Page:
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My thoughts on the American Cup…Part 1
- Chris Brooks and Aly Raisman were the stories of this American Cup for me. Both did an incredible job under a tremendous amount of pressure in their first major international meets (on live television no less!), and both established themselves as new stars in USA Gymnastics.
- Although Horton had a couple of fluke mistakes on p-bars that cost him the title, I felt that both he and Rebecca Bross successfully redeemed themselves from their world championship mishaps. This was a huge step for both of them…Horton reaffirming himself as one of the top gymnasts in the world and Bross winning a major all-around title to put on her resume.
- It was really cool getting to see the first half of the meet online, because we usually don’t get to see it. Having the webcast and live scoring on USA Gymnastics was great too. Things are definitely looking up for gymnastics coverage with this whole Universal Sports thing.
- Chris Brooks won HALF of the men’s events…floor, p-bars, and high bar. That is quite an impressive feat in such a talented field!
- Brooks’ floor was unbelievable. He had the highest D-Score AND the highest E-Score of the meet on that event, and they were well-deserved. He nailed almost every landing, including an awesome and super cool full-out dismount.
- That was the best pommel horse set I’ve seen Horton do in a competition. Just as at Winter Cup, hitting that event alone makes the entire meet a success for him in my opinion. If he can put all six back together again, I think he’ll be right up there challenging for a world all-around medal.
- The similarities between Horton and Brooks are so fascinating, and the whole rivalry that is developing between them is the coolest thing in USA men’s gymnastics in a long time. Their start values are pretty much IDENTICAL on every event but rings, where Horton has a big advantage. Overall they are so evenly matched…each of them had one fall (Brooks on pommels and Horton on p-bars) and one near-fall (Brooks came up short on a front giant on rings and probably lost credit, while Horton messed up that front uprise on p-bars). They ended up just 0.25 apart in the all-around.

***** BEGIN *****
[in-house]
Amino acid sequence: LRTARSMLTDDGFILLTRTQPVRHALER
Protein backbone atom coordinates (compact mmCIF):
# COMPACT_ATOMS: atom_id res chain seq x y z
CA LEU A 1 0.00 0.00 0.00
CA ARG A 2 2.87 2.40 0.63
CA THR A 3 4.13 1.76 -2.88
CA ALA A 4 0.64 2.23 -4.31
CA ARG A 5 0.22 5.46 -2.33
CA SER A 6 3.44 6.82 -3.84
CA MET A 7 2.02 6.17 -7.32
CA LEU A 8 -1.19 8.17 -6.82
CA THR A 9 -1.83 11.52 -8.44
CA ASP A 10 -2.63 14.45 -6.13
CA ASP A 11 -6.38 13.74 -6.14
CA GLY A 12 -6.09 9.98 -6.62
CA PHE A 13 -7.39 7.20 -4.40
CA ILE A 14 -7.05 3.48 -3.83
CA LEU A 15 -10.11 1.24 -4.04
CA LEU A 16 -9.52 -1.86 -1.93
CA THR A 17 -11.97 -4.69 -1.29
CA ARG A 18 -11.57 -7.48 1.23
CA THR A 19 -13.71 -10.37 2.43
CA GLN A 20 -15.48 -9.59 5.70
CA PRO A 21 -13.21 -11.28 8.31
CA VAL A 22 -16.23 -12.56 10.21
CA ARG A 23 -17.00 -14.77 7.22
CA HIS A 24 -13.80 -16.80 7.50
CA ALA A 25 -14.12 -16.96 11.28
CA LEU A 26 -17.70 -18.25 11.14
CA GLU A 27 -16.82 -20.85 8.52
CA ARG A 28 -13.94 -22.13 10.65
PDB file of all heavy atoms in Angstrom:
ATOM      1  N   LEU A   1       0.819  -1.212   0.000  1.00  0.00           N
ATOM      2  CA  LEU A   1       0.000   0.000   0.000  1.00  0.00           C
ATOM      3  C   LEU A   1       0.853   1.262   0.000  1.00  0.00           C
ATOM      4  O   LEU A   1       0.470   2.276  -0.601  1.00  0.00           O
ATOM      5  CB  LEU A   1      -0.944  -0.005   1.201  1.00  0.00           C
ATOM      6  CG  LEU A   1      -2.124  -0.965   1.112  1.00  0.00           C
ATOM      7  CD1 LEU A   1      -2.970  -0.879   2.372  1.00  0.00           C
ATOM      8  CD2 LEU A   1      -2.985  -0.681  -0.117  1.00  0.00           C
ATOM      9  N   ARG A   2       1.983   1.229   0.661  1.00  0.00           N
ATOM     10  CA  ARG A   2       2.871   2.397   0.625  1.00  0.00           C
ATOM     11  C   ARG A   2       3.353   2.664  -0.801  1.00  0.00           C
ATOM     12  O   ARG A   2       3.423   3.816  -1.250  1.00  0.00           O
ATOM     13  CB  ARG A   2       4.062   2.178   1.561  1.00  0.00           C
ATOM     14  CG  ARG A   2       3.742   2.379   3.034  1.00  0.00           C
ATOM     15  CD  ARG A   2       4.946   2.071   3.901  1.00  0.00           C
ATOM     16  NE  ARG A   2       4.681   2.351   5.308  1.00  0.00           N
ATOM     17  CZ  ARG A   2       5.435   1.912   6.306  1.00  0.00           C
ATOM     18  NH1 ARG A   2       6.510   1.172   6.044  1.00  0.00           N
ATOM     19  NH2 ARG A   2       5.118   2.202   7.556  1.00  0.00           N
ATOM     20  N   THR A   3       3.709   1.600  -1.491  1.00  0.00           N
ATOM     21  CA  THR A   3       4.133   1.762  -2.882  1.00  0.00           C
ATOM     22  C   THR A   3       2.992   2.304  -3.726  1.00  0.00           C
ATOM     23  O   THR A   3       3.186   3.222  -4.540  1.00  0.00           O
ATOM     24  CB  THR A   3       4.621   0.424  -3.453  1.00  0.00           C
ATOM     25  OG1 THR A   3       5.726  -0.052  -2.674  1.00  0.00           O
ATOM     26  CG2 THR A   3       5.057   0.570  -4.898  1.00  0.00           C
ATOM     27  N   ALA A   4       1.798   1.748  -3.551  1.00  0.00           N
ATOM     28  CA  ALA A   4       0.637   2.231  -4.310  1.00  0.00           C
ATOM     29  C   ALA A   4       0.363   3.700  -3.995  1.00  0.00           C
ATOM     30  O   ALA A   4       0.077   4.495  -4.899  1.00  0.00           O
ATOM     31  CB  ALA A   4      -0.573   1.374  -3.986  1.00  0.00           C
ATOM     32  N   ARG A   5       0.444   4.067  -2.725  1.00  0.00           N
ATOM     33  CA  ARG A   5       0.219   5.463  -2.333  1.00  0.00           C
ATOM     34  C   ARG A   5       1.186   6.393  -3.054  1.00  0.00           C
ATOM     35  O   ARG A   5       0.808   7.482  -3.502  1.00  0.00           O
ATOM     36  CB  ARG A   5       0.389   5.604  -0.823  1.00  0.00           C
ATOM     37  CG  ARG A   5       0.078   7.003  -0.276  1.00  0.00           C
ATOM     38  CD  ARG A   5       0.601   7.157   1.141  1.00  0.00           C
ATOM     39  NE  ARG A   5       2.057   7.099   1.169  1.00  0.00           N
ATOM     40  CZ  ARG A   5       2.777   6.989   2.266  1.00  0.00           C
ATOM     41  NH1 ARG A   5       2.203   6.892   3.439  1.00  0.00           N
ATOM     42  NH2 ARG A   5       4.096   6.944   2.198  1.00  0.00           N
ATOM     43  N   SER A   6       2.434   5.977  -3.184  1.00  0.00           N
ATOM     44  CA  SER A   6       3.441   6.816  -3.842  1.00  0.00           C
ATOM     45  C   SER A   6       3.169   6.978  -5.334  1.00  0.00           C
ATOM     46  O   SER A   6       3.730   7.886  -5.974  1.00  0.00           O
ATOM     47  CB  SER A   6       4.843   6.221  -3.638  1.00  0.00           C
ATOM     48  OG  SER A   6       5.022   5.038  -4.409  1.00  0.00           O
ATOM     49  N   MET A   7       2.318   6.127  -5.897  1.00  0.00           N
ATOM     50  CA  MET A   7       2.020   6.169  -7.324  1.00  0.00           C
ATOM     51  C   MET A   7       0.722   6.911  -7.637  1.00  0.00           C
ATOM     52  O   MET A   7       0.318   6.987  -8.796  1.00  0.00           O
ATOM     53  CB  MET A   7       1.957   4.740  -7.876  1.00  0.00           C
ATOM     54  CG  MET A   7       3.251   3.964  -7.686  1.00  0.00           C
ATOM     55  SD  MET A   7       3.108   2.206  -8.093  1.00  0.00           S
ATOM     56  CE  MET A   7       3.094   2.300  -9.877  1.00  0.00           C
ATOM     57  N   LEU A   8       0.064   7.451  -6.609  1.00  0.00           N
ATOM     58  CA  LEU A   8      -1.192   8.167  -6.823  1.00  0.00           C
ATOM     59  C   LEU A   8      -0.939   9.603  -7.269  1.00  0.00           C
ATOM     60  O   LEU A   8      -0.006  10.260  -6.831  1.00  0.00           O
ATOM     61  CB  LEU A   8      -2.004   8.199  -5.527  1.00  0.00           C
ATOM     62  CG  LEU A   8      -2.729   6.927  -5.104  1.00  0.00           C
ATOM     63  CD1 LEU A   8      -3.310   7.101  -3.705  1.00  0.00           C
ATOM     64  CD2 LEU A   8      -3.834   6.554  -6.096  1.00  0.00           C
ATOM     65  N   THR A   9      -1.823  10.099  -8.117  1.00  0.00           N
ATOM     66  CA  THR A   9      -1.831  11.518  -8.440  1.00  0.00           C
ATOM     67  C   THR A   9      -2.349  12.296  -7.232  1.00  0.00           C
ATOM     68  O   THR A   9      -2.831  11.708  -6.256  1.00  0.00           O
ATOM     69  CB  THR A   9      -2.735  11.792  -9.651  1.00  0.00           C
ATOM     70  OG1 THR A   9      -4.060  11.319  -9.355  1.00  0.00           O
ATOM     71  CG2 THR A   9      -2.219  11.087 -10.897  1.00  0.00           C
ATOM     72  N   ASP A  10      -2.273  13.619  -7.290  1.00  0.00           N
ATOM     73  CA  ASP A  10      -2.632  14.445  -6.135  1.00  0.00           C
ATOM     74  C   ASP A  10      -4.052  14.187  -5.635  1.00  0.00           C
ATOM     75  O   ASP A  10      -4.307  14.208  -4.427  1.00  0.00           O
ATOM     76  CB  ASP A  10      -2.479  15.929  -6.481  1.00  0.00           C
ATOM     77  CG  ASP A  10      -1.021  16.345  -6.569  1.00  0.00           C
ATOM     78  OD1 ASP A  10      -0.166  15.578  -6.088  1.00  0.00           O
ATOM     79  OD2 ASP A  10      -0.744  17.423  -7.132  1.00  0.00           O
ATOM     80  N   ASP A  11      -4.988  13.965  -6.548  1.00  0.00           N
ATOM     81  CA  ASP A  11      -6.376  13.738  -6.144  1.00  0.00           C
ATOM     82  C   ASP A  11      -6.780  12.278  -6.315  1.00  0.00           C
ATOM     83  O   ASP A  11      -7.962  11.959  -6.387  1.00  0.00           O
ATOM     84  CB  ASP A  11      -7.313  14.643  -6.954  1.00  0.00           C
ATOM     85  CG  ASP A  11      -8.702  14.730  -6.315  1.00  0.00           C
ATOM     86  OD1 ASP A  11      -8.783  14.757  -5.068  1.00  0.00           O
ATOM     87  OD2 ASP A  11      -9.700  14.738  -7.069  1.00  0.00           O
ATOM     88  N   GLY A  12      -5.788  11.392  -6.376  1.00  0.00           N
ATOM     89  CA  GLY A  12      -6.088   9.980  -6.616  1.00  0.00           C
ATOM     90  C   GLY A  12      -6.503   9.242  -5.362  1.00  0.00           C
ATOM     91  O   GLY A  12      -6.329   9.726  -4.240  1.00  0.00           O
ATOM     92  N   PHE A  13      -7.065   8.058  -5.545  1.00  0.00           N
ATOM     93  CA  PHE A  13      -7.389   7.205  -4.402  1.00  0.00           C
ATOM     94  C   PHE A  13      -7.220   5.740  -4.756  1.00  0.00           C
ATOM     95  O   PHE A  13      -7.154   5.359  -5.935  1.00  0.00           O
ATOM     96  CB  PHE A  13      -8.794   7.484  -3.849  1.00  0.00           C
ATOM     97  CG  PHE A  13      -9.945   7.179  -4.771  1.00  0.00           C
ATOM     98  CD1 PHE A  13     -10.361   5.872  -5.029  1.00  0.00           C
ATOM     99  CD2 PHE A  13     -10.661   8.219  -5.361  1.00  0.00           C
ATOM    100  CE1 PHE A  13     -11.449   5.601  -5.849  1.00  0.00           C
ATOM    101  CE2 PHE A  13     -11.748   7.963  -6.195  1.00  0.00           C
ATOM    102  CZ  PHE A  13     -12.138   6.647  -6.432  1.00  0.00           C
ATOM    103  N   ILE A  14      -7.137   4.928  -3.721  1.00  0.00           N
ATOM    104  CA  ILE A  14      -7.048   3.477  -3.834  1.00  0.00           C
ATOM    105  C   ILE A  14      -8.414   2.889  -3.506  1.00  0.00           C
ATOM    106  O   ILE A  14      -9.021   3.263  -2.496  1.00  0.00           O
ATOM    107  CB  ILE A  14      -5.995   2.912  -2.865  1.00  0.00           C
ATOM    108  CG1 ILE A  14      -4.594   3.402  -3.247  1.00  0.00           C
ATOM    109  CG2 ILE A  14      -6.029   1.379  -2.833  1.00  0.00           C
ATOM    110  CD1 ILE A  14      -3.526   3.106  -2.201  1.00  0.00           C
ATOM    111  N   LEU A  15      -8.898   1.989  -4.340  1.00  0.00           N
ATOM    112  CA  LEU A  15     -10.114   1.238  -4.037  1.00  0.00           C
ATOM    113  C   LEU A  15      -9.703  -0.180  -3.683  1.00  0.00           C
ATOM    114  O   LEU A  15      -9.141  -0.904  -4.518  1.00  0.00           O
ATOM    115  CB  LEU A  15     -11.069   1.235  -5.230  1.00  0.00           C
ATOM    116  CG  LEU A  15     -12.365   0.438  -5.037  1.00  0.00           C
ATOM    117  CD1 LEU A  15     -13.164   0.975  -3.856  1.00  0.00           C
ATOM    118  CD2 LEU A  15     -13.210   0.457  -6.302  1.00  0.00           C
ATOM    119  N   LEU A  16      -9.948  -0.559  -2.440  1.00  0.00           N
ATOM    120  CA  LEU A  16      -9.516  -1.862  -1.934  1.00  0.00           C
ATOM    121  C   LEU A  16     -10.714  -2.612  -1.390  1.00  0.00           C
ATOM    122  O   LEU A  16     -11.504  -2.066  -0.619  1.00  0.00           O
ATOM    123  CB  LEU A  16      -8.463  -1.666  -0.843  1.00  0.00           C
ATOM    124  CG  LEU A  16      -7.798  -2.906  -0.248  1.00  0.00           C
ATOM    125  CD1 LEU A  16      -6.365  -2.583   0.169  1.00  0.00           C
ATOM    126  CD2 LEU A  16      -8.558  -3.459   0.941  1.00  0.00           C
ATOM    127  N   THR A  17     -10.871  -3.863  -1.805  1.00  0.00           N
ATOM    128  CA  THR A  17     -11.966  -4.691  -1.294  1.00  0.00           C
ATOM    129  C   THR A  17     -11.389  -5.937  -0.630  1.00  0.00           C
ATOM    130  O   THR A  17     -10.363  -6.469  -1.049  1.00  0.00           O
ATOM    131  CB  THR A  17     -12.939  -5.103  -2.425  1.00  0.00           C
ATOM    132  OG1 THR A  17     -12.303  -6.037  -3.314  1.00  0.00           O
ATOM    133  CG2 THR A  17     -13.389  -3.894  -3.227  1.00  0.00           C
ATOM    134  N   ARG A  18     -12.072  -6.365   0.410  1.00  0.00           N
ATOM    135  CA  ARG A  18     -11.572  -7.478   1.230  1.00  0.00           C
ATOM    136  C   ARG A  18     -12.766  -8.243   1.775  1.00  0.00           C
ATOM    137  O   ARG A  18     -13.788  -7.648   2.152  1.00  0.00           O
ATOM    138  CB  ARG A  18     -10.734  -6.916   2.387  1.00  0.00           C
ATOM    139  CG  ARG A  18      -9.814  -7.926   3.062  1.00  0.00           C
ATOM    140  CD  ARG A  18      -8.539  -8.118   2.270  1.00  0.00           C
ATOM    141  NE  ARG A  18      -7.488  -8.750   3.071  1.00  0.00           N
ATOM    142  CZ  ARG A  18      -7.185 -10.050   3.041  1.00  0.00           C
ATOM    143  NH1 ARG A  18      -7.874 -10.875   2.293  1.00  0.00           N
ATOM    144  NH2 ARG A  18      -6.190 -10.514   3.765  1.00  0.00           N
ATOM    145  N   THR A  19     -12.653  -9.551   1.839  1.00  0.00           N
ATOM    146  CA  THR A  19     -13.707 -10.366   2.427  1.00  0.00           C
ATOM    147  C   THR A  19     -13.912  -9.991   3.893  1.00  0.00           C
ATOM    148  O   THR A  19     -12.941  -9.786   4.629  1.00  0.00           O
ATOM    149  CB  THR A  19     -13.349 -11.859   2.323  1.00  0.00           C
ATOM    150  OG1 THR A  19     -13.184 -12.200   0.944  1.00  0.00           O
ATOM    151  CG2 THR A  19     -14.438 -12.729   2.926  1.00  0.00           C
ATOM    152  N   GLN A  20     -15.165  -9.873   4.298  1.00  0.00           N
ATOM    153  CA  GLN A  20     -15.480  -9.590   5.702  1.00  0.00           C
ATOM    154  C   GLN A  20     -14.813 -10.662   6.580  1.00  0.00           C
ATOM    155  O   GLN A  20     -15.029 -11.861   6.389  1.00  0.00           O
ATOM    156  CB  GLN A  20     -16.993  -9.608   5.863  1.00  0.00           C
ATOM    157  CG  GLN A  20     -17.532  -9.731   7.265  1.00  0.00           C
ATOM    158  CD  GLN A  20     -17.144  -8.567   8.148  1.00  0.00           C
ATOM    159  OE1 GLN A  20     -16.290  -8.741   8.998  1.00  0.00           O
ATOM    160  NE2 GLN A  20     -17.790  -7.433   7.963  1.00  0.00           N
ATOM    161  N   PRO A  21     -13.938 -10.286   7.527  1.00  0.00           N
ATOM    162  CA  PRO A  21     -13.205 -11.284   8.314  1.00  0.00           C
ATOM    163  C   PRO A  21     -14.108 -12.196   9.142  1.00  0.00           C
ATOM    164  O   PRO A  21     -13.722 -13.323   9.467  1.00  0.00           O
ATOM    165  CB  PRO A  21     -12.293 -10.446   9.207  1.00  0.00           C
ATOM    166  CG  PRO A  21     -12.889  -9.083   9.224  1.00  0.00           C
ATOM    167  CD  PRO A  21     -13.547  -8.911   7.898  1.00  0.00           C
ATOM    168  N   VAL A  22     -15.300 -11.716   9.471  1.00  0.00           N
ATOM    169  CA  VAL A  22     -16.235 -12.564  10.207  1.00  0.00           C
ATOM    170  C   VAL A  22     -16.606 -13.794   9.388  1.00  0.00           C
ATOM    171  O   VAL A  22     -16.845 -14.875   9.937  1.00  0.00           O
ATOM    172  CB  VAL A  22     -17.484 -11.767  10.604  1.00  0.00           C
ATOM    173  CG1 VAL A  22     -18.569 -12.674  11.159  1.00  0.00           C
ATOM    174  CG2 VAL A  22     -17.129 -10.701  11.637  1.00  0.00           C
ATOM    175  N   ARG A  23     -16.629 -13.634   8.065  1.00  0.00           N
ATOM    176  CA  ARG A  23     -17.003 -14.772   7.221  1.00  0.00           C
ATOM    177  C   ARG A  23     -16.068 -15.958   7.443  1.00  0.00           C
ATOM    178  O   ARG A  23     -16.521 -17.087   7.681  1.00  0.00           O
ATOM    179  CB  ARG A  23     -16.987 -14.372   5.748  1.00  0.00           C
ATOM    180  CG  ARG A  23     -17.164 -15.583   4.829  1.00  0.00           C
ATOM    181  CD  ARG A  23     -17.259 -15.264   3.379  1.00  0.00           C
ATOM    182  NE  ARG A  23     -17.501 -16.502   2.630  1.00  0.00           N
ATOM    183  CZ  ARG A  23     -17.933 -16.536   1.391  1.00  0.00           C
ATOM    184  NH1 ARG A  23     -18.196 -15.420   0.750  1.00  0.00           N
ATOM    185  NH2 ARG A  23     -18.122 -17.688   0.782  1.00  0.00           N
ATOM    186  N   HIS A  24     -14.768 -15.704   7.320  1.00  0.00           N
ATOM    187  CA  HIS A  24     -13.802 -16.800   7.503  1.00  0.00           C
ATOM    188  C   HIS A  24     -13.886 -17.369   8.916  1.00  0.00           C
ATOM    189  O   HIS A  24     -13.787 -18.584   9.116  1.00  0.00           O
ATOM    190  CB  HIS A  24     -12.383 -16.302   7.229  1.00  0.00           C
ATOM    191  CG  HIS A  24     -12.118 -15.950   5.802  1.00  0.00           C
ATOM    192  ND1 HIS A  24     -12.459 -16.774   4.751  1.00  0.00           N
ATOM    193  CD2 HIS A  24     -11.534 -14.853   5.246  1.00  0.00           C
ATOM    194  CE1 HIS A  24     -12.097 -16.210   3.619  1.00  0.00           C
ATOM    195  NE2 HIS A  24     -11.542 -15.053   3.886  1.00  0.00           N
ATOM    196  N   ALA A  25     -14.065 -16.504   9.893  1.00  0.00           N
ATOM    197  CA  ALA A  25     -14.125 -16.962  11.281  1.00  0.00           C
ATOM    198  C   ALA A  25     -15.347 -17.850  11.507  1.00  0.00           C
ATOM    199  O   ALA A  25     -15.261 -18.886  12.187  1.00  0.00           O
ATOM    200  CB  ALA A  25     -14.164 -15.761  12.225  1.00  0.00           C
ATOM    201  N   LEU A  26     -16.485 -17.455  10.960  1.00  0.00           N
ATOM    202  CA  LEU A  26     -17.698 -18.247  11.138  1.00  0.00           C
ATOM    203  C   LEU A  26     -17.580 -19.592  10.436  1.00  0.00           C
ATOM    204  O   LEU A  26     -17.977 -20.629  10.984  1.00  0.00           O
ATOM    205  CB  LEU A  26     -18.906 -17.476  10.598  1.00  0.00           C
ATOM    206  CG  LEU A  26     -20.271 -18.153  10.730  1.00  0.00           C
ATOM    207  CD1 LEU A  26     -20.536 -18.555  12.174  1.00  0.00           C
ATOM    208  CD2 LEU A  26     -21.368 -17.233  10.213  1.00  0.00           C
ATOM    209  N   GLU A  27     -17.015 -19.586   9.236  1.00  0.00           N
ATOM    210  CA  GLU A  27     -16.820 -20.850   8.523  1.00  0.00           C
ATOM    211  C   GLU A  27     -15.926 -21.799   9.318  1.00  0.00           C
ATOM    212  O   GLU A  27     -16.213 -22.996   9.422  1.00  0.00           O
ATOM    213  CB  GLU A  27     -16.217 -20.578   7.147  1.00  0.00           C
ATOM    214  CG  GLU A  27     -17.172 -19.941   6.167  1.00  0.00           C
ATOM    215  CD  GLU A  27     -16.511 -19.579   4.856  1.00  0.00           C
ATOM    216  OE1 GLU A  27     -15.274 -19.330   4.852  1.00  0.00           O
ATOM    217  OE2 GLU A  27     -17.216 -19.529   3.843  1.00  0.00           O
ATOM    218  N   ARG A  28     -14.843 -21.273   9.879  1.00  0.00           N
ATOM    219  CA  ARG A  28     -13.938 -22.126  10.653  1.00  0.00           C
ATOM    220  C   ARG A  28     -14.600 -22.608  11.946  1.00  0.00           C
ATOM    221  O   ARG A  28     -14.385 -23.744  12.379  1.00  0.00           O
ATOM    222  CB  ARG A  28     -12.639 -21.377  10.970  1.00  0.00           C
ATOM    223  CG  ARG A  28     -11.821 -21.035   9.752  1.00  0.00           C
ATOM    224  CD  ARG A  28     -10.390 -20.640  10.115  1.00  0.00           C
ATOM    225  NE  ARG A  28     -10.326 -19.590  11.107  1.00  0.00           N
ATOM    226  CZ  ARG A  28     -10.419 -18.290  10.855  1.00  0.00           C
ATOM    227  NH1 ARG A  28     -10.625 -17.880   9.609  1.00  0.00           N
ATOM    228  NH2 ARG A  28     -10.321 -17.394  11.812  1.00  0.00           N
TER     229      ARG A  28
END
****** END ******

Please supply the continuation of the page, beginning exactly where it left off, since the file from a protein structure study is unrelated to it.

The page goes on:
- Maxim Deviatovsky was a really nice surprise. I completely agreed with Tim about him never looking that good before. He did an awesome job and deserved the win. I love his completely locked out (hyper-extended) arms on everything he does. I don’t love the rat tail!
- Al Trautwig was right…Daniel Keatings’ Honma (“whippit”) to support was NOT the most bizarre thing Tim has ever seen. It IS in the code – either to an L-sit OR simply a support – as a B skill. What WAS truly bizarre was Keatings’ first tumbling pass on floor, which he did from the side rather than the corner. Why in the world did he do that???
- Speaking of Keatings…he is a beautiful gymnast with a gorgeous handstand line (notice the one he does on pommel horse after the scissor at the beginning and also on p-bars). Interestingly, he didn’t do a SINGLE D-level strength skill in his rings routine.
- Hambuechen didn’t fall, but I think all of us expected him to be much more in contention for the win than he was. He just didn’t quite have the spark that the top 3 had, or that he has had in the past. It was still great to see him back out there though.
- I absolutely loved Brooks’ high bar…the releases were all extended out on his fingertips and the Takamotos were topped off completely in handstand. That first Takamoto was absolutely perfect! I hope he’ll start connecting those Tcatchevs. I love the way he waits before twisting on the double-double too…and all that under extreme pressure on the last event! What an awesome competitor!
- I haven’t seen that many guys miss p-bars in a long time. How about Koji Yamamuro having FIVE major breaks, including sitting on the bars three times??? That may have been a record for the most major errors in one routine from an elite gymnast!
Stay tuned for more comments in Part 2!